The other note-worthy cabinets in the space are the full-height, countertop cabinets. We really hate letting vertical space go to waste in a smaller kitchen, but we didn’t want to overpower the eye with heavy/solid floor-to-ceiling cabinets since they were so close to the corner windows. We found a solution that our client could store infrequently-used items up top, while masking plates, bowls, and your favorite mug behind the glass fronts which creates a sense of depth and “airiness”. The MVP for this game: reeded glass. It comes with a lot of the expected perks of a glass cabinet (“visual room” and lightness) but it hides more. If you like to keep your cabinets styled and ready to feature in the next issue of (insert your favorite home magazine here), you may not need this option. If you have three boys, two dogs, and an active cooking life, meet your new best friend!
The dining room was simple, both in style and solution. The idea was to increase the “feel” of the size of the kitchen by confusing the eye as to where it stopped and the dining room began. So, we tied the tone/style of the custom buffet build into the kitchen cabinetry. Aiming again to reduce visual bulk, open shelving was utilized within the overall goal to keep most storage “hidden”. And as an extra, nod to the kitchen, the same wood detail on the sides of the kitchen island was used as the back of the open shelving. This also contributed to added depth and texture in this open dining space helping to define and “anchor” the area a bit more from its before version.
Both of these spaces lived within the eye line of the home’s main door, meaning they contributed to all “first impressions,” but not perhaps not as immediately as the entry itself. Our clients had lived in their house for years prior to renovating, which meant they knew what they needed more and less of within their space… and what they never used. The latter proved to be the under-utilized access between the front door and the living room. We decided to redesign this “zone” for something a bit more craved – a spot to “land,” put on shoes, and hang jackets. So, we turned that “dead zone” into storage, adding a drawer for shoes and hooks to the space above to hide unsightly leashes and doggie bags in baskets.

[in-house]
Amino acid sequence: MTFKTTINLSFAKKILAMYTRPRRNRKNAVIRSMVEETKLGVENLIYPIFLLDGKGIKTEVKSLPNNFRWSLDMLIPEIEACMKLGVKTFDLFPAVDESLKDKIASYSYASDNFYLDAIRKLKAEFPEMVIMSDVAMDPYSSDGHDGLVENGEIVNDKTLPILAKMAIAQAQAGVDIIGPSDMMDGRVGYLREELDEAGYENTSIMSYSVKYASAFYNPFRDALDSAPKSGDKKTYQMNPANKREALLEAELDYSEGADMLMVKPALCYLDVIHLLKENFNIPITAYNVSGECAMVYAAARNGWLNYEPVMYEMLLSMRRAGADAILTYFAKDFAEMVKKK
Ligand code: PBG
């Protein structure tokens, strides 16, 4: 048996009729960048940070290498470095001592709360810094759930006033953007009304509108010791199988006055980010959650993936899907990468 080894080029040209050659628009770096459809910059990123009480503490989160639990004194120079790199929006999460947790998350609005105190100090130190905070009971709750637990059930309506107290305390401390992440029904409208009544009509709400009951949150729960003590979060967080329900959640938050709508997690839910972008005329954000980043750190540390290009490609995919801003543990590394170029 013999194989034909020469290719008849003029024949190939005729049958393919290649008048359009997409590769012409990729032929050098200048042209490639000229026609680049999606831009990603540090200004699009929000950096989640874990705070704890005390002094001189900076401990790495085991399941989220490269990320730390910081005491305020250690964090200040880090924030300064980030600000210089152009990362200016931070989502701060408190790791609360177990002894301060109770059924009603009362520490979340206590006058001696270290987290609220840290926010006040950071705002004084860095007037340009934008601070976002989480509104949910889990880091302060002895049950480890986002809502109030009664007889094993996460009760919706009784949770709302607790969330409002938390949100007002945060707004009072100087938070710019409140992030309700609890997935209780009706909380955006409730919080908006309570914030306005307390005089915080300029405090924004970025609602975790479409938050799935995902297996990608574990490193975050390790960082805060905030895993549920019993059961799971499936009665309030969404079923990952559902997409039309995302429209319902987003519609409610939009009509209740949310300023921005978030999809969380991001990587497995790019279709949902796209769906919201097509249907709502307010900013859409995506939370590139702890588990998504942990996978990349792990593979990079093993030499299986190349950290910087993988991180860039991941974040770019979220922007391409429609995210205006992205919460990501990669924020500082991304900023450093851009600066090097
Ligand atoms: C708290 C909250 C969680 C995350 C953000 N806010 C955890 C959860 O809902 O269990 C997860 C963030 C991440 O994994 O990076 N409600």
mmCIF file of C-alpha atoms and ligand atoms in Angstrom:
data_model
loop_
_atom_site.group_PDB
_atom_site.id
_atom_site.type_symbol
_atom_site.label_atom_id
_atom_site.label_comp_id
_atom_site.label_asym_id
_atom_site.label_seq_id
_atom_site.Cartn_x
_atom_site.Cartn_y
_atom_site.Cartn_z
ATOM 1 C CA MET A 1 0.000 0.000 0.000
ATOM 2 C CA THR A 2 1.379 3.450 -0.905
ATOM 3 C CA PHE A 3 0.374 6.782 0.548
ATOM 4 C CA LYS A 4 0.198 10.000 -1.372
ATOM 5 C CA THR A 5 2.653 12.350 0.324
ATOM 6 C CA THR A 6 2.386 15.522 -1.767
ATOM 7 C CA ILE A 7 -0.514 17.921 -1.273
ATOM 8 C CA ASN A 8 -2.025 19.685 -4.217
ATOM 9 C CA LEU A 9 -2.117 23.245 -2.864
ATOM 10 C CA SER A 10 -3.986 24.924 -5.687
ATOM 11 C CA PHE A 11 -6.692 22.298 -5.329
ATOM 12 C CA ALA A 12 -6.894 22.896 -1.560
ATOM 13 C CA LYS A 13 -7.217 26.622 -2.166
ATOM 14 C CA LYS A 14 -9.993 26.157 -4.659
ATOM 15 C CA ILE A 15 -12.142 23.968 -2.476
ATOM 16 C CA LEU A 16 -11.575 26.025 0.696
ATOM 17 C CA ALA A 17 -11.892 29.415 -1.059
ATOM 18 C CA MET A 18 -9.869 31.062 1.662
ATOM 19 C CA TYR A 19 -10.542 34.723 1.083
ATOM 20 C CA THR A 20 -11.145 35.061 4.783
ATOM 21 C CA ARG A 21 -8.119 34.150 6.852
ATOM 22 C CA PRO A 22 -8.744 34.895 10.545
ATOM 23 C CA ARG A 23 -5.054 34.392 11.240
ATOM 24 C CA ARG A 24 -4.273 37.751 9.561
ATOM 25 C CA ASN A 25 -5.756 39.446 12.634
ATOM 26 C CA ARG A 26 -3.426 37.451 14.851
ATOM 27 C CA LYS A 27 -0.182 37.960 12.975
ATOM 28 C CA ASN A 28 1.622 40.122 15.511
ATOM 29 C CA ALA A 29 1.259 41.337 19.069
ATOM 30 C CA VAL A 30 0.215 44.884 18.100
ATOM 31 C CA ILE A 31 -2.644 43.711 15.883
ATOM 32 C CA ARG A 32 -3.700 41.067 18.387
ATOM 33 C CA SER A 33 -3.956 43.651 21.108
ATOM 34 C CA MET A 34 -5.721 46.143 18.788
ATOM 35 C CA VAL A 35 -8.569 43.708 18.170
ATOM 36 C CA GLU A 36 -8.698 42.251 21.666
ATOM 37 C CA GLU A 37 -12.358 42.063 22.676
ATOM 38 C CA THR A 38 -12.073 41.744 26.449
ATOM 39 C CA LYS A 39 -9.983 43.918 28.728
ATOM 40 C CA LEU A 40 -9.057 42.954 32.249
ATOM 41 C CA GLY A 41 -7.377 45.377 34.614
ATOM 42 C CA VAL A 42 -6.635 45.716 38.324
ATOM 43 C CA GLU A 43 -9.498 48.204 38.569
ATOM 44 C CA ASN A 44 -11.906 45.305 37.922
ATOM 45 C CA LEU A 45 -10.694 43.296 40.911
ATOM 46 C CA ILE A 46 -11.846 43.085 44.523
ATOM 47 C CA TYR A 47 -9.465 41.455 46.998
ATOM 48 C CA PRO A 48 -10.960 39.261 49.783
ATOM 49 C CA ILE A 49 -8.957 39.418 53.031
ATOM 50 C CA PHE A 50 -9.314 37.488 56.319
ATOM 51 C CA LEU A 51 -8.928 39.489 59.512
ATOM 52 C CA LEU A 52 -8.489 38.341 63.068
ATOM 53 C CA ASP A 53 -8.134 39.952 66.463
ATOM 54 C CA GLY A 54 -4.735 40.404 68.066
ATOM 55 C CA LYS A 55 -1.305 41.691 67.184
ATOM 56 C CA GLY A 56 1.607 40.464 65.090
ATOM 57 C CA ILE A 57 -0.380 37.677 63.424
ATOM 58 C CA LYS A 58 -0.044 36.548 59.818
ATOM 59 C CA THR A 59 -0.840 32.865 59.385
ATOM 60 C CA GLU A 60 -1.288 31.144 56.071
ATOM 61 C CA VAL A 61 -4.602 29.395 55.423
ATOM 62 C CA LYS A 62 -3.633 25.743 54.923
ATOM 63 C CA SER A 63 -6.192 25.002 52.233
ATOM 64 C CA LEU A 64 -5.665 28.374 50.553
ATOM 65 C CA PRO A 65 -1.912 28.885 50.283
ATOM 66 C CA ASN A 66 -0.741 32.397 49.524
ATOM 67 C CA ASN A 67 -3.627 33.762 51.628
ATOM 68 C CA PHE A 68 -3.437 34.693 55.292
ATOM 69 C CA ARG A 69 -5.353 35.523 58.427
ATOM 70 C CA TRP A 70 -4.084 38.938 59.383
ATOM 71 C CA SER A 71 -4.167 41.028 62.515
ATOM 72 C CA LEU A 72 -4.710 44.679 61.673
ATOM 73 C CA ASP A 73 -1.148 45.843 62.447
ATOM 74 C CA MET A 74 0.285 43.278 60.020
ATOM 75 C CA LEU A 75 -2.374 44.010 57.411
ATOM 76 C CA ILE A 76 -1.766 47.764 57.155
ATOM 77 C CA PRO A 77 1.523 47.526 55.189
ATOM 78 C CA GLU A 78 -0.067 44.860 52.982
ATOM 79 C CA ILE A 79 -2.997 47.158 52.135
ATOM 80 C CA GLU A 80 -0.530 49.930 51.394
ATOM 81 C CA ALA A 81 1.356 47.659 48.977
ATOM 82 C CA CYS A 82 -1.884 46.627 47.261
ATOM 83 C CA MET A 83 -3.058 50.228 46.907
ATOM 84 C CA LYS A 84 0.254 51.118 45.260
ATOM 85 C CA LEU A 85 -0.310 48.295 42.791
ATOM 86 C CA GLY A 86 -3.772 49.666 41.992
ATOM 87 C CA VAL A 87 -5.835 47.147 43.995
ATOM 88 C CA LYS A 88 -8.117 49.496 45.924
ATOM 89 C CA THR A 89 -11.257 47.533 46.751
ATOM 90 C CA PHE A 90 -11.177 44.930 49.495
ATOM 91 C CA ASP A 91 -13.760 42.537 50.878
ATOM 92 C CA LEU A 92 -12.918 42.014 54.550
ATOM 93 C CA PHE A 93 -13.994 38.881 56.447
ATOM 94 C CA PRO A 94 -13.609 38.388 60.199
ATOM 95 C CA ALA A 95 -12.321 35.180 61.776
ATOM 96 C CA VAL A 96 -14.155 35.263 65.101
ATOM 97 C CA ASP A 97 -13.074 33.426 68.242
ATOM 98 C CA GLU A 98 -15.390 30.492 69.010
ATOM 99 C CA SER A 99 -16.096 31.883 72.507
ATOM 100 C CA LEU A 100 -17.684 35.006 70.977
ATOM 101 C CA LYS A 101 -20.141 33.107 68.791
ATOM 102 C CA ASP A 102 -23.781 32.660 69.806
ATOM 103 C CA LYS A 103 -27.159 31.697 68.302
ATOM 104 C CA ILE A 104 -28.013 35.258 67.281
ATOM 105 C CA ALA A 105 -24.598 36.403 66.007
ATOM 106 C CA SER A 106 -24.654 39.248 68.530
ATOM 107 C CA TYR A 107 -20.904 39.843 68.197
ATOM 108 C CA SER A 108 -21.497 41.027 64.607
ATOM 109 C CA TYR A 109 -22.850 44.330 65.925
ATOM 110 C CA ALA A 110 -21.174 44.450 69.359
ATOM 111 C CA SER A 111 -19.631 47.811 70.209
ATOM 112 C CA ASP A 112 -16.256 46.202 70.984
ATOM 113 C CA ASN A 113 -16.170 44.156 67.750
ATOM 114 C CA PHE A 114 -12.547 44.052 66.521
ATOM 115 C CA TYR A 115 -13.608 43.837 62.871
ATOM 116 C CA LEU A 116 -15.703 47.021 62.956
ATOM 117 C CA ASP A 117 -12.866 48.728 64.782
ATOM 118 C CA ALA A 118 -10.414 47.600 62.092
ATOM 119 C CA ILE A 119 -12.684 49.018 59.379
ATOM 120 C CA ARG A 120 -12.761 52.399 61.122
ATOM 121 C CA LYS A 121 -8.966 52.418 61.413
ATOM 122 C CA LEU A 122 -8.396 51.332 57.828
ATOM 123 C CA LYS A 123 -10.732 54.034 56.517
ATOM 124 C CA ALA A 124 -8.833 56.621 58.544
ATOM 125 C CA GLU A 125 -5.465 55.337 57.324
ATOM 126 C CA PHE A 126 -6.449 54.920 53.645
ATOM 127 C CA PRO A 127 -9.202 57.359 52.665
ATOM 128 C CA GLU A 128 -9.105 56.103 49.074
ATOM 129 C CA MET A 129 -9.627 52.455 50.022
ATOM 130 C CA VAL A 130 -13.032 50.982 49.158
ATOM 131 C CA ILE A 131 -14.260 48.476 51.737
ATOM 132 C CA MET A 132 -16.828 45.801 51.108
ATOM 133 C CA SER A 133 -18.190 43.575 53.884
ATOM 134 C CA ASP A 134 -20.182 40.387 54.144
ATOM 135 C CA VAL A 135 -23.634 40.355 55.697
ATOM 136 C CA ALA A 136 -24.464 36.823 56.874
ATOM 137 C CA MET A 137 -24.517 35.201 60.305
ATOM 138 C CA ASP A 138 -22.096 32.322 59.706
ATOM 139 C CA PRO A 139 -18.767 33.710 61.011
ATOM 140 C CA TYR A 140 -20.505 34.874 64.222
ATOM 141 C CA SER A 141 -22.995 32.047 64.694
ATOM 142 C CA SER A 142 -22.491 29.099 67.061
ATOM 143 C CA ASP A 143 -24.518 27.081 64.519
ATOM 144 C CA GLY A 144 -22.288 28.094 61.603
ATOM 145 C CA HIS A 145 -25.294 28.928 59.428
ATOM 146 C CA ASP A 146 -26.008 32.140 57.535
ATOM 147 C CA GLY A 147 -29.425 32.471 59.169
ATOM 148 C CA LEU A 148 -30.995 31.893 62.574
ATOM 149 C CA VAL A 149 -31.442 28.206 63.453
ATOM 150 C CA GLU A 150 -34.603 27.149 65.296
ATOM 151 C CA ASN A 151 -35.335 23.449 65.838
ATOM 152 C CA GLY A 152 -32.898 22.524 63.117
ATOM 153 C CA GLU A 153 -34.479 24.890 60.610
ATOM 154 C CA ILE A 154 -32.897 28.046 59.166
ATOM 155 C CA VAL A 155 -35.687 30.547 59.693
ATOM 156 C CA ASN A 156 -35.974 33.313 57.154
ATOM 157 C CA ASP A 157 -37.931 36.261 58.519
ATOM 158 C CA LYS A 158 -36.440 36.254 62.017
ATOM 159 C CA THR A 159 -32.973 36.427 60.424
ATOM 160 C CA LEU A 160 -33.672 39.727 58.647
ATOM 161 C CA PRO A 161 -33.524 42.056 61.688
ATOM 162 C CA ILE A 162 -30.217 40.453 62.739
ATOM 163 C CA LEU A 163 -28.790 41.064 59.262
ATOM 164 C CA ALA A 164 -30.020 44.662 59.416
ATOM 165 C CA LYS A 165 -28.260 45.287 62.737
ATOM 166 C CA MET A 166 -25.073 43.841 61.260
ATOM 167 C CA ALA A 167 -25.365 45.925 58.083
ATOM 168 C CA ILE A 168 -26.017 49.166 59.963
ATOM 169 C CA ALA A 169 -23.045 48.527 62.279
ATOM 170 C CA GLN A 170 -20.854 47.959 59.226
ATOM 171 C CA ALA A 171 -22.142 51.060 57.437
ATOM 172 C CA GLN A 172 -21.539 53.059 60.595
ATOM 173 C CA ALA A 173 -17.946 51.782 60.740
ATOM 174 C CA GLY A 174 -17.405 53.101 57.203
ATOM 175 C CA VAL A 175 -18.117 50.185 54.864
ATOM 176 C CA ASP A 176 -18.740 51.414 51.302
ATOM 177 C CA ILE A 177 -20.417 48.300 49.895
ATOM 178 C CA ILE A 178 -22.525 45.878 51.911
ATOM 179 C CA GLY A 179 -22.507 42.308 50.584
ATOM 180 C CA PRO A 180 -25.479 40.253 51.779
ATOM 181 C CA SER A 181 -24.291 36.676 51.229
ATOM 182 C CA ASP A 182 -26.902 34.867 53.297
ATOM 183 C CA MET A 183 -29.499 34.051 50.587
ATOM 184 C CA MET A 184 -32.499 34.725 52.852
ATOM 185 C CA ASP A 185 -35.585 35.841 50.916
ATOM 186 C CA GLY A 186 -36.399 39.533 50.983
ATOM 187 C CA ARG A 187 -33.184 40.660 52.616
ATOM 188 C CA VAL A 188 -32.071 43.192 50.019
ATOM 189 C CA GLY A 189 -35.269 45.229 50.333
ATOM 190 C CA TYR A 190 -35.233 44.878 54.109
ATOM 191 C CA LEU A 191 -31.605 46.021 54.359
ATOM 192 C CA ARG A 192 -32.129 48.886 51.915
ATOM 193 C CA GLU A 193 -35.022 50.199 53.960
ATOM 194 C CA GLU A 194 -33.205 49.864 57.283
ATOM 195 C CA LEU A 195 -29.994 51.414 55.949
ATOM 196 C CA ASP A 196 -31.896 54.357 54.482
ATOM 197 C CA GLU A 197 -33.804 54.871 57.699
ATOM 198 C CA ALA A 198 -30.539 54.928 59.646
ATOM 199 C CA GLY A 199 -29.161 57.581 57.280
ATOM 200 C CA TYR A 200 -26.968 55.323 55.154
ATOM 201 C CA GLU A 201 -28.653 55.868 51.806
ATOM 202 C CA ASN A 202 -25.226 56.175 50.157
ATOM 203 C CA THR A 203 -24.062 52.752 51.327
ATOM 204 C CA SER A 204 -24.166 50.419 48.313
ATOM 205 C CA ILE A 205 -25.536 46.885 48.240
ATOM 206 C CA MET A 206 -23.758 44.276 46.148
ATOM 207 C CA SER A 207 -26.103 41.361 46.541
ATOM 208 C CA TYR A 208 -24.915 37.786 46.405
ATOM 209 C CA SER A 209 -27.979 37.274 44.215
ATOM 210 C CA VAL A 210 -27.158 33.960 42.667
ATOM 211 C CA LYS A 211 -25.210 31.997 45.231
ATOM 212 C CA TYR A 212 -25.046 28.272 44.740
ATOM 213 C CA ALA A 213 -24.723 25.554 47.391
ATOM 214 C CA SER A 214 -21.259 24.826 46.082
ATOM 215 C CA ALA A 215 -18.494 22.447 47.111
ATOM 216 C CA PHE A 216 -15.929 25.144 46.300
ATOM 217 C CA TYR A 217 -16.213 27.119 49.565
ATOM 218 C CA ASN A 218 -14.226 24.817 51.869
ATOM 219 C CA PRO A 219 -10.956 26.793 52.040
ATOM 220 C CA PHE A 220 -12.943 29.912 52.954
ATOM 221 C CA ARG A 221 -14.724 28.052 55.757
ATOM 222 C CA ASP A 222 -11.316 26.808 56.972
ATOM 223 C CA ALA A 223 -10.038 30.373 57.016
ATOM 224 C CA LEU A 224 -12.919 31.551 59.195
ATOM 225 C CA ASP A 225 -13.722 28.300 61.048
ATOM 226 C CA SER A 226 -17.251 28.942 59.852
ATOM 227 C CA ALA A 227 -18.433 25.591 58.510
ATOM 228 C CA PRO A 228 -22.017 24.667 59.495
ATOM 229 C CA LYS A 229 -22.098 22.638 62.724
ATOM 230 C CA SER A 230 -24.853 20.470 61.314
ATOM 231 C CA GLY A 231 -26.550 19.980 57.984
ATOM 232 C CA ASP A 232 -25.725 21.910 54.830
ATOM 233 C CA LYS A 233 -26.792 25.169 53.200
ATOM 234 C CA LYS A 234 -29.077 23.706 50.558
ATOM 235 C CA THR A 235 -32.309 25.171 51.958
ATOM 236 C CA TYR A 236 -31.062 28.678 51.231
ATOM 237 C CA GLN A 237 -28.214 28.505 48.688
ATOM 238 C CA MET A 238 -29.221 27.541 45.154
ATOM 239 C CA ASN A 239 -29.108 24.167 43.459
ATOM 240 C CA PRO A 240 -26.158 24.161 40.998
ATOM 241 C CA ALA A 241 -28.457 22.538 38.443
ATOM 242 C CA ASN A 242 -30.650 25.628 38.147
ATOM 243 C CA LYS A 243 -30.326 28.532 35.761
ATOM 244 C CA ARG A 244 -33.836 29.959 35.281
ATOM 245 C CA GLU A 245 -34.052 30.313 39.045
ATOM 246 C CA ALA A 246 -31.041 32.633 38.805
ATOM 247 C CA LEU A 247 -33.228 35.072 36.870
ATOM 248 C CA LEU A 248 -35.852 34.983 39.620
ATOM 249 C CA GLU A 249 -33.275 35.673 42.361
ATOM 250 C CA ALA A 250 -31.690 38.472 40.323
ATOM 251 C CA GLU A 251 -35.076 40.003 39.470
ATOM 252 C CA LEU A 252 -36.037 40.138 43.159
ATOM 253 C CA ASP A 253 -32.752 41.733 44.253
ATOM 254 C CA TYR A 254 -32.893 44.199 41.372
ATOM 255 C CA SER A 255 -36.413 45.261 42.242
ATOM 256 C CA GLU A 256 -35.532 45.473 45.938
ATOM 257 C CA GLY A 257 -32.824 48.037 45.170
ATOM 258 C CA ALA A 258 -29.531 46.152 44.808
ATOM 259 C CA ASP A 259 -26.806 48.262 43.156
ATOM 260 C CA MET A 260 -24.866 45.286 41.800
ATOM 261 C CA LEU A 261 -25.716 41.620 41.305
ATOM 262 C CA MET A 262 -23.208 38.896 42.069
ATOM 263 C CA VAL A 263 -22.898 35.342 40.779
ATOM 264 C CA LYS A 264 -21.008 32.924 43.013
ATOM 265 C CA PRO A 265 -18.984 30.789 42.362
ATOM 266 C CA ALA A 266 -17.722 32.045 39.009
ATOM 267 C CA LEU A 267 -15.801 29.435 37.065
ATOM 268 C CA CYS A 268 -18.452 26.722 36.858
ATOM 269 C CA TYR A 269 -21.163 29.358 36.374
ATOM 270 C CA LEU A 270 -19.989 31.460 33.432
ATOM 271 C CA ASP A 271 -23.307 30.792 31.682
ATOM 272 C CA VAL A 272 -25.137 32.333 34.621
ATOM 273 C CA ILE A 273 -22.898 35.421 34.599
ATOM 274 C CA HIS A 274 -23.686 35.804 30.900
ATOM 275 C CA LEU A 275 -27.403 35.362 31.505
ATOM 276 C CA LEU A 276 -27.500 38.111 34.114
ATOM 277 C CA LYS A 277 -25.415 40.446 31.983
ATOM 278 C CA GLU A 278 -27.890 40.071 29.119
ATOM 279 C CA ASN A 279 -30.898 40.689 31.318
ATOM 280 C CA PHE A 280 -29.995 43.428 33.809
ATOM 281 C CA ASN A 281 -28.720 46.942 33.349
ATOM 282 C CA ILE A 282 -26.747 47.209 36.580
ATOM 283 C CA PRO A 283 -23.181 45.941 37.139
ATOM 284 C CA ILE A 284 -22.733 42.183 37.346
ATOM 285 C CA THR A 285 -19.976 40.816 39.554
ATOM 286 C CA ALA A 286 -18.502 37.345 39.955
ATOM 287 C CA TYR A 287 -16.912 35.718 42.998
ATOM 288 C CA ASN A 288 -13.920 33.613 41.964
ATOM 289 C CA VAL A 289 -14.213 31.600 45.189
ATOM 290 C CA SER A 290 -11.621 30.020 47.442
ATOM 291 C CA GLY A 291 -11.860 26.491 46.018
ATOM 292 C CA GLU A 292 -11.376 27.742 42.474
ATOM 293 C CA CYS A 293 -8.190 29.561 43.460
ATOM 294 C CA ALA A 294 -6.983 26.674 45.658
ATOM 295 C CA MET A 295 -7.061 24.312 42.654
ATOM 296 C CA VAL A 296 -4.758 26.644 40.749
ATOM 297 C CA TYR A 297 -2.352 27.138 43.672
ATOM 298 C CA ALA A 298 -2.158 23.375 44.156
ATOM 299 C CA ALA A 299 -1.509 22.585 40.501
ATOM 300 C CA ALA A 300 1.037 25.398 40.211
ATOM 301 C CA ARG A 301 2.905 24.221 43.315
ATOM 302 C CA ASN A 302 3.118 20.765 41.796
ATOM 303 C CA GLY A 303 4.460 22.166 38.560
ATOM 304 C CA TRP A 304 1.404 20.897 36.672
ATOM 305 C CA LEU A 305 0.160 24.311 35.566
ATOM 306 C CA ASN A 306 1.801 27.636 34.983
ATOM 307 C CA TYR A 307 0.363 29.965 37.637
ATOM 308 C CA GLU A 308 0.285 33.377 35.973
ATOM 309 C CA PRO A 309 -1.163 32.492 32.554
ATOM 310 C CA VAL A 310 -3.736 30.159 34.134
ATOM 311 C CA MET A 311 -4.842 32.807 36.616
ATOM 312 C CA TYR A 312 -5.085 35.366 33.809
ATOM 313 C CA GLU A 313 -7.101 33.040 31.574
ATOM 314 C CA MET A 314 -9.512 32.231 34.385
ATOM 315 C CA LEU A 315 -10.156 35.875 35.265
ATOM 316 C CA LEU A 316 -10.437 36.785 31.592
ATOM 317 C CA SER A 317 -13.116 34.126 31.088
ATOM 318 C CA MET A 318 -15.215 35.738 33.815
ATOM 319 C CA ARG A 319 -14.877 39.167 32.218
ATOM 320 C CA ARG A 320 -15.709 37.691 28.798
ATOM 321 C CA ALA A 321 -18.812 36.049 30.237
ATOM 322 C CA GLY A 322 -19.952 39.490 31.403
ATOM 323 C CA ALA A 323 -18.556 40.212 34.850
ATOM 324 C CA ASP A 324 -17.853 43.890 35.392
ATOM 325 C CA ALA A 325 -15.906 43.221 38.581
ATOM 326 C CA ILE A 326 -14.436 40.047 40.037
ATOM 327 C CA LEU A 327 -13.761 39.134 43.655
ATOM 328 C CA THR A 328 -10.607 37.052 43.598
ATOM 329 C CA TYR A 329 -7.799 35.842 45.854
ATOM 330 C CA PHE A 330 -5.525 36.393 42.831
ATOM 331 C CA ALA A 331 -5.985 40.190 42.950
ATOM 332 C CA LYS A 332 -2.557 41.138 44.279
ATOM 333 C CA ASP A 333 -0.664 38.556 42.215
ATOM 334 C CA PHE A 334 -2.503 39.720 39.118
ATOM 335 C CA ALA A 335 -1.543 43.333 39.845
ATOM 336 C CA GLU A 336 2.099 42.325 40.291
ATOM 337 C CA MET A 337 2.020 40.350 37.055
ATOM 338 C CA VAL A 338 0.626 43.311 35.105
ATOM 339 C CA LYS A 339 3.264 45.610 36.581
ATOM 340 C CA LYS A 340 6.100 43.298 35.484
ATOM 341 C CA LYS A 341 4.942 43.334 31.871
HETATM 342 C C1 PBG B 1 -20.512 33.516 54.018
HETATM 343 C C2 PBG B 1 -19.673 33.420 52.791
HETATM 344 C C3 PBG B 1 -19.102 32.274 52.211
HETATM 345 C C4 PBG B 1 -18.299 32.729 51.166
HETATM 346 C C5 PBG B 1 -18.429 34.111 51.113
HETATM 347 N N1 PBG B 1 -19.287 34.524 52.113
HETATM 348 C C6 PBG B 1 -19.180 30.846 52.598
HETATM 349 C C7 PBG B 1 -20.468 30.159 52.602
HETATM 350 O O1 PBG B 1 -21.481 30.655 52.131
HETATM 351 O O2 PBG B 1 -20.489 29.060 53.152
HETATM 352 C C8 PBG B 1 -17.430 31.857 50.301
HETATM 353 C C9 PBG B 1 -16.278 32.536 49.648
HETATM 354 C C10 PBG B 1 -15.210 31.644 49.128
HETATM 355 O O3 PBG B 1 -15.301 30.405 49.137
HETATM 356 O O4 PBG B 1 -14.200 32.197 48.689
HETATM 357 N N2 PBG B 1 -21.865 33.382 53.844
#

Then, on the other side of the new wall, we gained shelving in the living room, providing the perfect place to display book collections and family photos. The client loved the new spot for a cozy reading chair by the fire. Bonuses on all sides!
Since we’re in the living room, let’s look at the major impact the custom build had on the space. That’s really the only major change in the room…. Well, it’d be unfair not to emphasize what a MAJOR impact a good vintage rug can have. We actually added one to every room we touched on this project.
We customized a full-height, wall-to-wall storage unit, built around the size of their television and customized it to store large speakers and electronics. The design allowed for unobstructed sound and ventilation as well. We also balanced open shelving for displaying cherished collections and art with hidden storage for lots and lots of legos! Above it all, awning-style cabinets function well for accessing more seasonal items.
Small, careful changes made a big impact for our clients who proved, in the end, to be as delighted as they were delightful. And though we have yet to see them in person without masks, we’ve decided we’re invited along for their next Airstream camping adventure! Should they find themselves asking us for small-design solutions for said camper, SO BE IT! Bring on project #2. Until then, we’ll leave you all with one last, post-COVID thought: you still need to add at least a week or two to listed lead times, but your apples no longer taste like Clorox. Cheers to improvements!